A Coach Can Be a "Midwife for Midlife."
What first pops into your mind when you hear the word “midlife?” Yep, CRISIS!
The dreaded midlife crisis is the butt of so many jokes -- but it’s actually really serious. After I lost a few friends to midlife suicide, I set out to develop a school dedicated to rethinking midlife and, based upon how many coaches have flocked to our “midlife wisdom school,” MEA, I think you might find it relevant.
Midlife is one of three life stages that sprouted up in the 20th-century. The word “adolescence” didn’t exist until 1904 when society realized that just because you hit puberty didn’t mean you were an adult. “Retirement” was popularized nearly 100 years ago with pensions and Social Security in the 1930s and the advent of AARP and retirement communities 30 years later.
These two life stages got a whole lot of love.
But, there’s a life stage in the middle that hasn’t gotten much respect. “Midlife” was a natural outgrowth of three decades of additional longevity we were granted in the 20th-century, but all it got was a bad brand, the “midlife crisis” which was coined in 1965.
And, yet, research on happiness as we age suggests that while there’s a long, slow decline in life satisfaction from our early 20’s to bottoming out between 45-50, we get continuously happier in each decade after that. It’s called the U-curve of happiness. So, midlife is like the caterpillar to butterfly metamorphosis, more of a “chrysalis” than a crisis.
Given that midlife is now defined by many sociologists as ages 35-75, it’s likely that the majority of your coaching clients are navigating their classic midlife transitions: career changes, retirement, divorce, empty nest, parents passing away, menopause, newfound spiritual curiosity. Coaches, by helping your client through these transitions, you’re assisting them in their metaphorical “labor” of birthing a new identity and, often, a new way of living. You’re sort of like a midwife.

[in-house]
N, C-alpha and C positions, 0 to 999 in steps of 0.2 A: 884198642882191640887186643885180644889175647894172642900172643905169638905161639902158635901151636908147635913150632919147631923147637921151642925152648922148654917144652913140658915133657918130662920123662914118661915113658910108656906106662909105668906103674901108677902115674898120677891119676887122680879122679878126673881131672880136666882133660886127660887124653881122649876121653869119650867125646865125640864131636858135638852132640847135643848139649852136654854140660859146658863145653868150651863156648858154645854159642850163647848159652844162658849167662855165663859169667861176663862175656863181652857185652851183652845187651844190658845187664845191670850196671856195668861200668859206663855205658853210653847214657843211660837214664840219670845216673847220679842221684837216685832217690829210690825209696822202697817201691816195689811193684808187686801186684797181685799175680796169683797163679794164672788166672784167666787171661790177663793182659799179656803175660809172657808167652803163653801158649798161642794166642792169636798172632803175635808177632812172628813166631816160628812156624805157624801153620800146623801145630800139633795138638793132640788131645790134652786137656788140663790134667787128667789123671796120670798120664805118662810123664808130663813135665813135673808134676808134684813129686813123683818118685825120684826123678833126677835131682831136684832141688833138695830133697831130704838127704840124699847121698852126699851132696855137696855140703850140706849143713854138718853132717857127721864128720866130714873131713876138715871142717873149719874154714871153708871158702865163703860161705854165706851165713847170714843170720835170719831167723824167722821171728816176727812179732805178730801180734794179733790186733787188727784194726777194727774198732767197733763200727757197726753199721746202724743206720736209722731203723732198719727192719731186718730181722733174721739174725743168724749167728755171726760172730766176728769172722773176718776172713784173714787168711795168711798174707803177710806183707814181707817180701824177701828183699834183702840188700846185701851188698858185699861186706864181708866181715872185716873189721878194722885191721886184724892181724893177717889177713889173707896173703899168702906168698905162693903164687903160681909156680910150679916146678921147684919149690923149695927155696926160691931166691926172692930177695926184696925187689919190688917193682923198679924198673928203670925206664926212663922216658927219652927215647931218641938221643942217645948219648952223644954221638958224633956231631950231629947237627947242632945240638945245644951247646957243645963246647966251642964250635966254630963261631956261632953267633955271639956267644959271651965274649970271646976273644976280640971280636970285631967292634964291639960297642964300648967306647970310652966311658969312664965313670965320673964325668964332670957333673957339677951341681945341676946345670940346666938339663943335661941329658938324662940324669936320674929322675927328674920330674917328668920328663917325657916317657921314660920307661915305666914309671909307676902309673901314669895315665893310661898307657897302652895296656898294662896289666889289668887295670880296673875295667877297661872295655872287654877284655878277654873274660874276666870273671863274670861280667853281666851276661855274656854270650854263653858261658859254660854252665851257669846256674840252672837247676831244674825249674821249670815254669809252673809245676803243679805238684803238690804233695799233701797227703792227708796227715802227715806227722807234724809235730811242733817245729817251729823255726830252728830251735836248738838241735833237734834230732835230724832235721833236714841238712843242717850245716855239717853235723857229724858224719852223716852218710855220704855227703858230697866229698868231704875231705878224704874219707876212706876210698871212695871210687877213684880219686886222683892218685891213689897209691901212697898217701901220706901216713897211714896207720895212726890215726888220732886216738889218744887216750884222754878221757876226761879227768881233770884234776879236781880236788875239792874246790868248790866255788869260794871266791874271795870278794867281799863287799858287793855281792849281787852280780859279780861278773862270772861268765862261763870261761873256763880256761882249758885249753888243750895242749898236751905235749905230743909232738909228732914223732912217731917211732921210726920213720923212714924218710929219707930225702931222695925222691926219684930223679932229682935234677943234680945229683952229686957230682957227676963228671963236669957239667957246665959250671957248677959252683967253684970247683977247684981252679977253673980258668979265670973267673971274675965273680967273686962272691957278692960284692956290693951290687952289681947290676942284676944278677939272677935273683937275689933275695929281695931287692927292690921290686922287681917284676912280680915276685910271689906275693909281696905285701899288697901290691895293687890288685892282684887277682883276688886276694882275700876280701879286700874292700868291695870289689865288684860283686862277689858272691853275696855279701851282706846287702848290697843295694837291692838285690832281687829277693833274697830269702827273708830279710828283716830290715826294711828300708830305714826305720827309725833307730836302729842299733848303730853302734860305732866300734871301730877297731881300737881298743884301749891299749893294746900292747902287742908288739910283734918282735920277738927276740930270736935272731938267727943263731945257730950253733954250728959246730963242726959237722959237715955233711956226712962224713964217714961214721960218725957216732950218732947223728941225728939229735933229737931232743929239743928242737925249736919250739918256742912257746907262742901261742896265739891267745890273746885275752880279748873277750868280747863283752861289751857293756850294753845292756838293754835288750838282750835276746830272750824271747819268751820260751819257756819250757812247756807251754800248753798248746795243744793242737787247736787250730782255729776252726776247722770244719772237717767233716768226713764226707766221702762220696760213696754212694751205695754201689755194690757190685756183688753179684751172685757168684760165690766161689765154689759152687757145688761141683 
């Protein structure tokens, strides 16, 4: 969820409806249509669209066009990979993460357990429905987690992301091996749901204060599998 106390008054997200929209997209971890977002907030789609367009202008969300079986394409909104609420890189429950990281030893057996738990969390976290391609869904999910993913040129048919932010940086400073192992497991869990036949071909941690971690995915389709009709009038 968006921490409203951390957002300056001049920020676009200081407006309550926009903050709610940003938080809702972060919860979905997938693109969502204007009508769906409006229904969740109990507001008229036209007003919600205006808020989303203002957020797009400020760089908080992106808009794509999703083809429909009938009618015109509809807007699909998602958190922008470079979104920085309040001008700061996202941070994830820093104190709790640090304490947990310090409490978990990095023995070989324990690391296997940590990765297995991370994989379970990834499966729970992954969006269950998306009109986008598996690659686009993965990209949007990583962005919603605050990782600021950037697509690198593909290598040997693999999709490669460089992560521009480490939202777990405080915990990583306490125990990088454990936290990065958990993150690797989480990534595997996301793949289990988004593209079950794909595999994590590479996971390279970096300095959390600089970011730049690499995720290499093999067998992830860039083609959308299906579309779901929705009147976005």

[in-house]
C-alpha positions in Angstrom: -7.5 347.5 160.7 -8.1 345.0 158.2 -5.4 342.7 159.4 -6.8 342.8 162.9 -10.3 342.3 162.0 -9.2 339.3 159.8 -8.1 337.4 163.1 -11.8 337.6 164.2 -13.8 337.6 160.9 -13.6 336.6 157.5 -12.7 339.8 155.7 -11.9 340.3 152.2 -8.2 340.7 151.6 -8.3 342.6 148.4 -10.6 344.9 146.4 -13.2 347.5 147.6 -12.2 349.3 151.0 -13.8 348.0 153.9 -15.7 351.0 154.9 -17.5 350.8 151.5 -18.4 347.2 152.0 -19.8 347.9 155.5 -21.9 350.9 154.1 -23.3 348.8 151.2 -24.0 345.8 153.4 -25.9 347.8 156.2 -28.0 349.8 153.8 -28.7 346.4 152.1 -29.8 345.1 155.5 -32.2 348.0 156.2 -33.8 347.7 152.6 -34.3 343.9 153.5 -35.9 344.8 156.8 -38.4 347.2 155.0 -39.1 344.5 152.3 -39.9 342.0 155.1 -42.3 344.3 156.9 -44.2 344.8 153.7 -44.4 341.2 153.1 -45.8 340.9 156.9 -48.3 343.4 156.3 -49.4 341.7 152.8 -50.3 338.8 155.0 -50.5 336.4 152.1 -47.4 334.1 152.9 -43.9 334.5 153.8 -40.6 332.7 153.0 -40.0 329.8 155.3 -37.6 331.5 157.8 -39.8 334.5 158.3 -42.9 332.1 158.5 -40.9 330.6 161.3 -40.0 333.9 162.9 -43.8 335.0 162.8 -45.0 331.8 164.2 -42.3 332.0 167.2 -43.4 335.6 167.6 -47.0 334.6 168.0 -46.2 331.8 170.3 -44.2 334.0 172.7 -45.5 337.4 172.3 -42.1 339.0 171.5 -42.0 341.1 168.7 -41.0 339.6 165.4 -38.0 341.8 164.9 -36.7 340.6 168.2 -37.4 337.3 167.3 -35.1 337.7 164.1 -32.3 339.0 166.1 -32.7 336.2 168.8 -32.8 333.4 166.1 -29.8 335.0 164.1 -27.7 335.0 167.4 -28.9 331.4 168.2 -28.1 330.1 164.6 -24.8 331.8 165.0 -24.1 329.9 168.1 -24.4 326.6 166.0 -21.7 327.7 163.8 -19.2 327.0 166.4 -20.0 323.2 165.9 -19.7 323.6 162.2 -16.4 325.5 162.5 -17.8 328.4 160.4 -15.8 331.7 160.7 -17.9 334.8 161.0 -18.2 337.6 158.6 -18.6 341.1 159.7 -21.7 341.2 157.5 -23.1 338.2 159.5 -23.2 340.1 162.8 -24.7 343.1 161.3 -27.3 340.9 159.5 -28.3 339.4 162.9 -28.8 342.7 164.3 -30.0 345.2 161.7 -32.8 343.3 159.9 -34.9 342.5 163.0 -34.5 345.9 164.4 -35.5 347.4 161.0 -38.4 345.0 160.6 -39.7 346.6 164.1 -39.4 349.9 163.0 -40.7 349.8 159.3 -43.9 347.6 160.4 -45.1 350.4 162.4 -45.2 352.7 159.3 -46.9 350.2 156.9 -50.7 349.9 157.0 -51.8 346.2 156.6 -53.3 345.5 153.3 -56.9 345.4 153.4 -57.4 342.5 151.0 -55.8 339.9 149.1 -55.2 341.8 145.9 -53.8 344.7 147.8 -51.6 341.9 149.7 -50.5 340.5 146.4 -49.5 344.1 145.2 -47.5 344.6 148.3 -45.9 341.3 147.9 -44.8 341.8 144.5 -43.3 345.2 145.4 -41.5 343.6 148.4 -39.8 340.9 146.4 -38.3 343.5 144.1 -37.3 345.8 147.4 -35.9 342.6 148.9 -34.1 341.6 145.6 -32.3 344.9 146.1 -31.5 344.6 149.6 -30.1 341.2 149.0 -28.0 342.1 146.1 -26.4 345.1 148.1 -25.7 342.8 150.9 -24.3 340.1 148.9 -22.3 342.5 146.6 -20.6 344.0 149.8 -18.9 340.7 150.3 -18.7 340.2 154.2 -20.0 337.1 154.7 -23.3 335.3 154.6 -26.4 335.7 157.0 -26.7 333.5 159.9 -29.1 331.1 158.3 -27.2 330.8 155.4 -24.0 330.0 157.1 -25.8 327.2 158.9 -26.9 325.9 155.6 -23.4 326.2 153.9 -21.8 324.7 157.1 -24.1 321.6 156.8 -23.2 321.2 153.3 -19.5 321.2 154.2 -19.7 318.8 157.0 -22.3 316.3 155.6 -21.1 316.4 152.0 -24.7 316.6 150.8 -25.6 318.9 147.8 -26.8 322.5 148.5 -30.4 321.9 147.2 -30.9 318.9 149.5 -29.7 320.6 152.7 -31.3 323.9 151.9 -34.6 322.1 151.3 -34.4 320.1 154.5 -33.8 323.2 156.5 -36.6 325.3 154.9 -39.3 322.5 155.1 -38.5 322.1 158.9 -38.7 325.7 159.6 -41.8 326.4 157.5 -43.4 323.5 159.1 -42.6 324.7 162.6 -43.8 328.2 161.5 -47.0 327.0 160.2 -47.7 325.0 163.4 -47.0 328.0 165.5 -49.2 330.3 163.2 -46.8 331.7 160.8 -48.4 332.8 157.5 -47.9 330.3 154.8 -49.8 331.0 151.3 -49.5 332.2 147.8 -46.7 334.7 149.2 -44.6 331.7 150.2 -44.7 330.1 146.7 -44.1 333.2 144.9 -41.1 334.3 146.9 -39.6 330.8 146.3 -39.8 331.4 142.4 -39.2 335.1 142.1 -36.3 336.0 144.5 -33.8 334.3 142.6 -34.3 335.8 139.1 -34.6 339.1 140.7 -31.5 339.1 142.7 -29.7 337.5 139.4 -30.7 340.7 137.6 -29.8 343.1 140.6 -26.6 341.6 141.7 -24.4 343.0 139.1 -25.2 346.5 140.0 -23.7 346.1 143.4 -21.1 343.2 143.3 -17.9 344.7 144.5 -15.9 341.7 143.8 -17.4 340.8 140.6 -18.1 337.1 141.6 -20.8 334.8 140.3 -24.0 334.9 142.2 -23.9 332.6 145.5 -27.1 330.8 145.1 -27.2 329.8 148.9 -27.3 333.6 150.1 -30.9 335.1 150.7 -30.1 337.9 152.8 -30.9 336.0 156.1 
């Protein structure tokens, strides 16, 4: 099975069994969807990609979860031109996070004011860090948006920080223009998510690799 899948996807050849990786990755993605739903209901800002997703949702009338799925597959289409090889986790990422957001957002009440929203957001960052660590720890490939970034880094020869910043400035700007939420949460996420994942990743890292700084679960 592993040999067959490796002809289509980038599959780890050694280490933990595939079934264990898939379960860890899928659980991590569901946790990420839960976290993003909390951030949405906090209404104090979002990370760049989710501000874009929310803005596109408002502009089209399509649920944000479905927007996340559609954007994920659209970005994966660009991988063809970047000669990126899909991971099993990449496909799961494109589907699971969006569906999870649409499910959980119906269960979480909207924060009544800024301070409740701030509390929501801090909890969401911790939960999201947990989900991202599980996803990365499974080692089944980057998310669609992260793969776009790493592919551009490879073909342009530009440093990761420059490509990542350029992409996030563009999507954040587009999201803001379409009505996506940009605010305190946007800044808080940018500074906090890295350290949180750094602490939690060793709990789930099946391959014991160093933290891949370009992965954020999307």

Being a midwife is a glorious and strenuous calling, helping birthing mothers bring a precious, new life into the world. In a conversation with one of our MEA faculty members, Father Richard Rohr, he told me that midlife is almost like our second birth, the time when an adult’s operating system shifts from the ego to the soul. He says, "There are those who feel that something is happening to and within them. Their tastes are changing, and their balance has shifted. Sometimes they are brought up short by a crisis: an experience of conversion, a tragic loss, a period of great pain, a sharp awareness of being on a threshold. Those going through this definitely can use a midwife for their midlife metamorphosis.”
Just like a midwife, a coach doesn’t have to be called in for the dramatic moments, just at the exciting time of the birth. A coach works with the whole person and is present throughout the whole process of transition. My midlife midwife was my friend Vanda, a coach, who held my hand through the darkest time of my life around age 45-49 during the Great Recession, when I lost a number of friends to suicide. She helped me to breathe through the most difficult months of a period when everything changed in my life and I felt like I was in a dark, never-ending tunnel...my dark and gooey chrysalis.
I believe more and more coaches should study the natural transitions that happen in midlife. Yale’s Dr. Becca Levy has shown that when we shift our perspective on aging in midlife from negative to positive, our health outcomes improve. Better balance, more openness to new experiences, better cognitive functioning, more satisfying sex life, and all kinds of other benefits.
She’s also shown we’re granted seven and a half years of additional life when we reframe our mindset on aging. Remarkably, this is more additional longevity than if we stop smoking or start exercising at age 50.
Here’s a recent episode with me on the Coaches Rising podcast.